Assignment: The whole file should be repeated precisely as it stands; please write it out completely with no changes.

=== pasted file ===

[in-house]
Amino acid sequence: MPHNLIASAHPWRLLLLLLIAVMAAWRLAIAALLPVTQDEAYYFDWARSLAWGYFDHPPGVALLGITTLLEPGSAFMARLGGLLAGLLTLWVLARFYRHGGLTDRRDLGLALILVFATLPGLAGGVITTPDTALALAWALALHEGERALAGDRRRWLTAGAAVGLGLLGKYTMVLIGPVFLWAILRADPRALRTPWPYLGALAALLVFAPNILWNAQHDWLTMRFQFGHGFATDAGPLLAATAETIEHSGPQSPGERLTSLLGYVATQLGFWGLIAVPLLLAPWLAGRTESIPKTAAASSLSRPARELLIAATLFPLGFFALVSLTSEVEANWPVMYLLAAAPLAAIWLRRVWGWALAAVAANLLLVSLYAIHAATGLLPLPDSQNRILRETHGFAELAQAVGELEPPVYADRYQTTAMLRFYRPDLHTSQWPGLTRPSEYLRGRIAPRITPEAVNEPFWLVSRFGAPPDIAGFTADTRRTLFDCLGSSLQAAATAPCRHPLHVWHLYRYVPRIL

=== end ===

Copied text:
[in-house]
Amino acid sequence: MPHNLIASAHPWRLLLLLLIAVMAAWRLAIAALLPVTQDEAYYFDWARSLAWGYFDHPPGVALLGITTLLEPGSAFMARLGGLLAGLLTLWVLARFYRHGGLTDRRDLGLALILVFATLPGLAGGVITTPDTALALAWALALHEGERALAGDRRRWLTAGAAVGLGLLGKYTMVLIGPVFLWAILRADPRALRTPWPYLGALAALLVFAPNILWNAQHDWLTMRFQFGHGFATDAGPLLAATAETIEHSGPQSPGERLTSLLGYVATQLGFWGLIAVPLLLAPWLAGRTESIPKTAAASSLSRPARELLIAATLFPLGFFALVSLTSEVEANWPVMYLLAAAPLAAIWLRRVWGWALAAVAANLLLVSLYAIHAATGLLPLPDSQNRILRETHGFAELAQAVGELEPPVYADRYQTTAMLRFYRPDLHTSQWPGLTRPSEYLRGRIAPRITPEAVNEPFWLVSRFGAPPDIAGFTADTRRTLFDCLGSSLQAAATAPCRHPLHVWHLYRYVPRIL